Funds for cancer research at Kansas University, road improvements at Clinton Lake and barracks at Fort Leavenworth were among the numerous budget earmarks for the 2nd congressional district, U.S. Rep. Nancy Boyda, D-Topeka, said Thursday.
The funds were included in the appropriations bill approved by Congress and headed to President Bush for his signature.
The spending measure contained $387 million in new federal funding for the district, including $86 million in earmarked funds.
Of those, $414,000 will go to KU for drug research.
Scott Weir, director of the office of therapeutics, discovery and development at KU, said the funding will help purchase research equipment that will promote KU's effort of obtaining designation as a national cancer center.
Having the equipment, he said, puts KU in a stronger position to get more federal research projects to work on potential new drugs for cancer treatment, prevention and control.
"It fits in with the whole drug discovery strategy that we have," he said.
In addition, $2.8 million in federal funding will go toward improving the road below Clinton Lake dam, Boyda said.
Lew Ruona, project manager for the U.S. Army Corps of Engineers at Clinton Lake, said the 18-foot-wide road is too narrow.
"We want to widen it and overlay it," he said.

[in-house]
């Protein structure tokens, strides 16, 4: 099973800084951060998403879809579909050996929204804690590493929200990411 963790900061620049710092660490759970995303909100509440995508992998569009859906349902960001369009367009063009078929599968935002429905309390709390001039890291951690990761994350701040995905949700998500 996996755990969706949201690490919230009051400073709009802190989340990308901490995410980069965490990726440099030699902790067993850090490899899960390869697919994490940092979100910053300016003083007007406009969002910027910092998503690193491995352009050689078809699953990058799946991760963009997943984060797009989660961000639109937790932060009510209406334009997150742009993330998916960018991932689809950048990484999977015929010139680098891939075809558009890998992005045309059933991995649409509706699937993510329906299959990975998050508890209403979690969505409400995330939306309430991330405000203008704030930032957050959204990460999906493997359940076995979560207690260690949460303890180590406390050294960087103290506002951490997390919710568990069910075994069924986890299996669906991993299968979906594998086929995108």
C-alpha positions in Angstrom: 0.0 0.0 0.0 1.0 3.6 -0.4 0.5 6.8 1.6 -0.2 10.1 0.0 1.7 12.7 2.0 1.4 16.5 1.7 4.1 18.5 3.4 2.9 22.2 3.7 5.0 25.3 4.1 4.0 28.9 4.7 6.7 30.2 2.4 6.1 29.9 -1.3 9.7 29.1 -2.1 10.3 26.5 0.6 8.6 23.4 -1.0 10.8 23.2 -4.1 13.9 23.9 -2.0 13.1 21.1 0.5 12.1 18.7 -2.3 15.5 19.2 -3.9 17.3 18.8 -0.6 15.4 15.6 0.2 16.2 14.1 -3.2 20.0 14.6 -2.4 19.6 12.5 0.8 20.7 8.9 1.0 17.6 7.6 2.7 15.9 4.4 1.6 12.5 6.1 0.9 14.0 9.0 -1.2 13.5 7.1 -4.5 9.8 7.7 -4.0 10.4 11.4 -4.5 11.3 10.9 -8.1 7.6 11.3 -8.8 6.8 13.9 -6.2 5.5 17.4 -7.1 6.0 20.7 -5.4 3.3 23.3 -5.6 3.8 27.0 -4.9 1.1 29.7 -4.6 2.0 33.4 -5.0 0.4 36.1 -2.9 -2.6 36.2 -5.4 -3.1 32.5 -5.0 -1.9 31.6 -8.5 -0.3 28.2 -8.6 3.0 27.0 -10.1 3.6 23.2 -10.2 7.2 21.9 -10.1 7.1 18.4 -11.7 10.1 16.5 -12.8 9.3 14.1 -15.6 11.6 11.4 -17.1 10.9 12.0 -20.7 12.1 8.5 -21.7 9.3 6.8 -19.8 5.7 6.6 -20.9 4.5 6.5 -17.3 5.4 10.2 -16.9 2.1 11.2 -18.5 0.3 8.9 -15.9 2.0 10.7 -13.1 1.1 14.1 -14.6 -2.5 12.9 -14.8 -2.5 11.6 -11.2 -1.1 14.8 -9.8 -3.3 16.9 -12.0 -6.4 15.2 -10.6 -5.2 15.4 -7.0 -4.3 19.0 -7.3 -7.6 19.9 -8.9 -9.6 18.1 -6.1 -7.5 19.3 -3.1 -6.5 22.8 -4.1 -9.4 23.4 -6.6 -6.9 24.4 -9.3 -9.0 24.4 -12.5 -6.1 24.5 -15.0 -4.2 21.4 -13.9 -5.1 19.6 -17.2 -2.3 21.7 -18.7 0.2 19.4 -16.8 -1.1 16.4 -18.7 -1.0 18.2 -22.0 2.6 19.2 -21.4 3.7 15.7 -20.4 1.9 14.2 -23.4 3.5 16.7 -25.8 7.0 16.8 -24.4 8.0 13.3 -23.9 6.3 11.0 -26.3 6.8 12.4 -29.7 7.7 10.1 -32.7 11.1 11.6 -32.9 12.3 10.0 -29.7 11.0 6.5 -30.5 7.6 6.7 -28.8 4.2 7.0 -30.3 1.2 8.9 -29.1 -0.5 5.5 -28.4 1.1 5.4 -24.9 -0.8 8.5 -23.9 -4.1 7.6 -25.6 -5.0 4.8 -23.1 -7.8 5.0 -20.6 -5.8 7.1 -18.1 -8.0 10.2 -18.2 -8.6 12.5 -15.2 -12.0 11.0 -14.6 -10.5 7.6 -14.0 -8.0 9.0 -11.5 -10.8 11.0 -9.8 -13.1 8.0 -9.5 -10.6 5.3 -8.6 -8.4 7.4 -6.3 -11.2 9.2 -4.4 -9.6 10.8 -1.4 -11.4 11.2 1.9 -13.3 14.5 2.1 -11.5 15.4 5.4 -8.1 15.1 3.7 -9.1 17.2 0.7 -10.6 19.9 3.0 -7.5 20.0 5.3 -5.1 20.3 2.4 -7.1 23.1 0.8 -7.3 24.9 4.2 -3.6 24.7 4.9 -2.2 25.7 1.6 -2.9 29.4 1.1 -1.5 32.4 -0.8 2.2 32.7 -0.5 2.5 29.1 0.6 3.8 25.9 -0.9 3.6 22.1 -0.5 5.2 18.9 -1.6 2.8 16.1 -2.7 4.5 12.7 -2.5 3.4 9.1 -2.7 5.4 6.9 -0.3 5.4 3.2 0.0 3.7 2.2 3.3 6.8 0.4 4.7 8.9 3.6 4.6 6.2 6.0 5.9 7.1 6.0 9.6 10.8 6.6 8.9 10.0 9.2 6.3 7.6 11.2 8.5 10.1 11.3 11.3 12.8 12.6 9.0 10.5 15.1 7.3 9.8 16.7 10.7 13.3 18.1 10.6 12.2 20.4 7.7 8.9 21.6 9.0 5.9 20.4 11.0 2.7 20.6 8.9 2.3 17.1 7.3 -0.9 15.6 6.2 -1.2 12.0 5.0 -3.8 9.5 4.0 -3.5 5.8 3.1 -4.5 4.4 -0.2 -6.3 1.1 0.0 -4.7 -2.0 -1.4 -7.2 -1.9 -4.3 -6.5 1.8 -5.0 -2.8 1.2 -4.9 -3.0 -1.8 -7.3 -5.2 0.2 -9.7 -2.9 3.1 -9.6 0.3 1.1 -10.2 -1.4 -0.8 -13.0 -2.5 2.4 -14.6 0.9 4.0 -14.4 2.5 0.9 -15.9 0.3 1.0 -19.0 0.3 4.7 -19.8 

The legislation also included $94,000 to the Douglas County sheriff's office and $61,100 to the Lawrence police department for safety equipment.
A spokeswoman with the office of Rep. Dennis Moore, D-Kan., said the bill also included $147,000 to the city of Lawrence for public transit bus replacement.
But the big ticket spending in the district went to the military.
Fort Leavenworth will receive $55 million for construction of a barracks complex and $11.6 million for the initial phase of a chapel complex.
Boyda said passage of the appropriations bill was "bittersweet" because while it provided needed funding for law enforcement, road and infrastructure improvements and strengthening military bases, it failed to address numerous other needs.
"This isn't a perfect bill, and it should have been much better," Boyda said.
She said the House passed a bill to fix the Social Security disability backlog, but it was vetoed by President Bush. And, she said, Democrats approved a bill to fully fund changes under the military base realignment and closure process, but then "it got bogged down in politics."